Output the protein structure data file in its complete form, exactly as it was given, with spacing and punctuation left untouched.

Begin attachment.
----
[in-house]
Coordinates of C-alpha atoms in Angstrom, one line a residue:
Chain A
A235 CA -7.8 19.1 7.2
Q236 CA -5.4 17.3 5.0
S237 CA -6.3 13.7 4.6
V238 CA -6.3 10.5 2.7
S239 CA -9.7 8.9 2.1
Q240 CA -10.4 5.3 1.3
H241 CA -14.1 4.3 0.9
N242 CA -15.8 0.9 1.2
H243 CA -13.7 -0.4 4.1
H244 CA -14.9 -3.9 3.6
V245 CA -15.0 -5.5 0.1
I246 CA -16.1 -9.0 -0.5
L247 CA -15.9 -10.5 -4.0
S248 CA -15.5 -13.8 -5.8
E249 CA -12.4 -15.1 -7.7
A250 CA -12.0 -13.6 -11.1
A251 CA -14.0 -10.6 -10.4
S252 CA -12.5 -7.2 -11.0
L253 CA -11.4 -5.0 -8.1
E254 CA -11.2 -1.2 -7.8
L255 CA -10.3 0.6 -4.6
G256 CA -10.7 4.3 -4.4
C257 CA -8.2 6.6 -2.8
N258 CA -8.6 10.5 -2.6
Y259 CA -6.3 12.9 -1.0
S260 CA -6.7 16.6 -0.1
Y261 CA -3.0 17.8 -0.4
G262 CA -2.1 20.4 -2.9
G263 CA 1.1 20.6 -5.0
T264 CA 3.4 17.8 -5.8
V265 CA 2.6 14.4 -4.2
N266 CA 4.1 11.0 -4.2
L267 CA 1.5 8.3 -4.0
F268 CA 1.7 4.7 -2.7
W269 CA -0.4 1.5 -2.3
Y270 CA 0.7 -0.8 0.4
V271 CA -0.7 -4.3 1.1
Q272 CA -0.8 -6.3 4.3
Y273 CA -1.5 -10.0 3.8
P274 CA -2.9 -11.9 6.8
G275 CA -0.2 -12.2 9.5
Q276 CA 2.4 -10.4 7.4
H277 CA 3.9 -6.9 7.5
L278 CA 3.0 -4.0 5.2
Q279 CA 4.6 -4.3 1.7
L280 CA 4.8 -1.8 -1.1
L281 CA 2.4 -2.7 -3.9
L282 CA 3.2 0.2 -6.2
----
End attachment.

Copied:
[in-house]
Coordinates of C-alpha atoms in Angstrom, one line a residue:
Chain A
A235 CA -7.8 19.1 7.2
Q236 CA -5.4 17.3 5.0
S237 CA -6.3 13.7 4.6
V238 CA -6.3 10.5 2.7
S239 CA -9.7 8.9 2.1
Q240 CA -10.4 5.3 1.3
H241 CA -14.1 4.3 0.9
N242 CA -15.8 0.9 1.2
H243 CA -13.7 -0.4 4.1
H244 CA -14.9 -3.9 3.6
V245 CA -15.0 -5.5 0.1
I246 CA -16.1 -9.0 -0.5
L247 CA -15.9 -10.5 -4.0
S248 CA -15.5 -13.8 -5.8
E249 CA -12.4 -15.1 -7.7
A250 CA -12.0 -13.6 -11.1
A251 CA -14.0 -10.6 -10.4
S252 CA -12.5 -7.2 -11.0
L253 CA -11.4 -5.0 -8.1
E254 CA -11.2 -1.2 -7.8
L255 CA -10.3 0.6 -4.6
G256 CA -10.7 4.3 -4.4
C257 CA -8.2 6.6 -2.8
N258 CA -8.6 10.5 -2.6
Y259 CA -6.3 12.9 -1.0
S260 CA -6.7 16.6 -0.1
Y261 CA -3.0 17.8 -0.4
G262 CA -2.1 20.4 -2.9
G263 CA 1.1 20.6 -5.0
T264 CA 3.4 17.8 -5.8
V265 CA 2.6 14.4 -4.2
N266 CA 4.1 11.0 -4.2
L267 CA 1.5 8.3 -4.0
F268 CA 1.7 4.7 -2.7
W269 CA -0.4 1.5 -2.3
Y270 CA 0.7 -0.8 0.4
V271 CA -0.7 -4.3 1.1
Q272 CA -0.8 -6.3 4.3
Y273 CA -1.5 -10.0 3.8
P274 CA -2.9 -11.9 6.8
G275 CA -0.2 -12.2 9.5
Q276 CA 2.4 -10.4 7.4
H277 CA 3.9 -6.9 7.5
L278 CA 3.0 -4.0 5.2
Q279 CA 4.6 -4.3 1.7
L280 CA 4.8 -1.8 -1.1
L281 CA 2.4 -2.7 -3.9
L282 CA 3.2 0.2 -6.2